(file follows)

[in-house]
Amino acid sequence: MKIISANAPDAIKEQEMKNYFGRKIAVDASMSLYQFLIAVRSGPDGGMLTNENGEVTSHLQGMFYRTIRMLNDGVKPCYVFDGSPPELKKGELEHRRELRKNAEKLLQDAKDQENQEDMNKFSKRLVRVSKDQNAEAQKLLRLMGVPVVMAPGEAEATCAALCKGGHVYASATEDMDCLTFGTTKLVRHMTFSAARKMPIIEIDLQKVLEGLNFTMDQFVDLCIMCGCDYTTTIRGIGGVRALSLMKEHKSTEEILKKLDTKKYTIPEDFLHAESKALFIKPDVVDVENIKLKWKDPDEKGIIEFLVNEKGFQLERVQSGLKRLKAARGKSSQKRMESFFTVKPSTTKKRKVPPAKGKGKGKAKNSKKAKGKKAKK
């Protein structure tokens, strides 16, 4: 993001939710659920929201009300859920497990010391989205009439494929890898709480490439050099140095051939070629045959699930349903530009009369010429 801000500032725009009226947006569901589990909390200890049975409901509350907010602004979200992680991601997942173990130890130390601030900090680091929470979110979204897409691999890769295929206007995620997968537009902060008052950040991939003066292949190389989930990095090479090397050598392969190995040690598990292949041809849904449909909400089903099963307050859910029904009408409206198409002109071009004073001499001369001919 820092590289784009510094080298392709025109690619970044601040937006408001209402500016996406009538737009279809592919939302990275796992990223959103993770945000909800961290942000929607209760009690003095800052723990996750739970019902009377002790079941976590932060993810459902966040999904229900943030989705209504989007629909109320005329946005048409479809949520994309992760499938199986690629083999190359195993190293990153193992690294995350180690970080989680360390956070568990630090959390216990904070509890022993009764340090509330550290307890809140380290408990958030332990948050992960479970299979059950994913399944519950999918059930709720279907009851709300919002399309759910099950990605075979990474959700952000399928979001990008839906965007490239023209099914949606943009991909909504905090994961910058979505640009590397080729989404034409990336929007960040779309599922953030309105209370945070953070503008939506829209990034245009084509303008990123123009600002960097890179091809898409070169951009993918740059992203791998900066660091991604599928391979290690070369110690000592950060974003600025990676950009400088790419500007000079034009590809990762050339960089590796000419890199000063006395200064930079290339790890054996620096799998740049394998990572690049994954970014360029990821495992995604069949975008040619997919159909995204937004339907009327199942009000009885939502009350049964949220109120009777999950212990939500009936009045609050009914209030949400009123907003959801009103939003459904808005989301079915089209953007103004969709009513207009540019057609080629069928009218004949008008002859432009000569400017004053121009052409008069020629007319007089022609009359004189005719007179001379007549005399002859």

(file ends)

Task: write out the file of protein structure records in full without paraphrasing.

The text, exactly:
[in-house]
Amino acid sequence: MKIISANAPDAIKEQEMKNYFGRKIAVDASMSLYQFLIAVRSGPDGGMLTNENGEVTSHLQGMFYRTIRMLNDGVKPCYVFDGSPPELKKGELEHRRELRKNAEKLLQDAKDQENQEDMNKFSKRLVRVSKDQNAEAQKLLRLMGVPVVMAPGEAEATCAALCKGGHVYASATEDMDCLTFGTTKLVRHMTFSAARKMPIIEIDLQKVLEGLNFTMDQFVDLCIMCGCDYTTTIRGIGGVRALSLMKEHKSTEEILKKLDTKKYTIPEDFLHAESKALFIKPDVVDVENIKLKWKDPDEKGIIEFLVNEKGFQLERVQSGLKRLKAARGKSSQKRMESFFTVKPSTTKKRKVPPAKGKGKGKAKNSKKAKGKKAKK
């Protein structure tokens, strides 16, 4: 993001939710659920929201009300859920497990010391989205009439494929890898709480490439050099140095051939070629045959699930349903530009009369010429 801000500032725009009226947006569901589990909390200890049975409901509350907010602004979200992680991601997942173990130890130390601030900090680091929470979110979204897409691999890769295929206007995620997968537009902060008052950040991939003066292949190389989930990095090479090397050598392969190995040690598990292949041809849904449909909400089903099963307050859910029904009408409206198409002109071009004073001499001369001919 820092590289784009510094080298392709025109690619970044601040937006408001209402500016996406009538737009279809592919939302990275796992990223959103993770945000909800961290942000929607209760009690003095800052723990996750739970019902009377002790079941976590932060993810459902966040999904229900943030989705209504989007629909109320005329946005048409479809949520994309992760499938199986690629083999190359195993190293990153193992690294995350180690970080989680360390956070568990630090959390216990904070509890022993009764340090509330550290307890809140380290408990958030332990948050992960479970299979059950994913399944519950999918059930709720279907009851709300919002399309759910099950990605075979990474959700952000399928979001990008839906965007490239023209099914949606943009991909909504905090994961910058979505640009590397080729989404034409990336929007960040779309599922953030309105209370945070953070503008939506829209990034245009084509303008990123123009600002960097890179091809898409070169951009993918740059992203791998900066660091991604599928391979290690070369110690000592950060974003600025990676950009400088790419500007000079034009590809990762050339960089590796000419890199000063006395200064930079290339790890054996620096799998740049394998990572690049994954970014360029990821495992995604069949975008040619997919159909995204937004339907009327199942009000009885939502009350049964949220109120009777999950212990939500009936009045609050009914209030949400009123907003959801009103939003459904808005989301079915089209953007103004969709009513207009540019057609080629069928009218004949008008002859432009000569400017004053121009052409008069020629007319007089022609009359004189005719007179001379007549005399002859």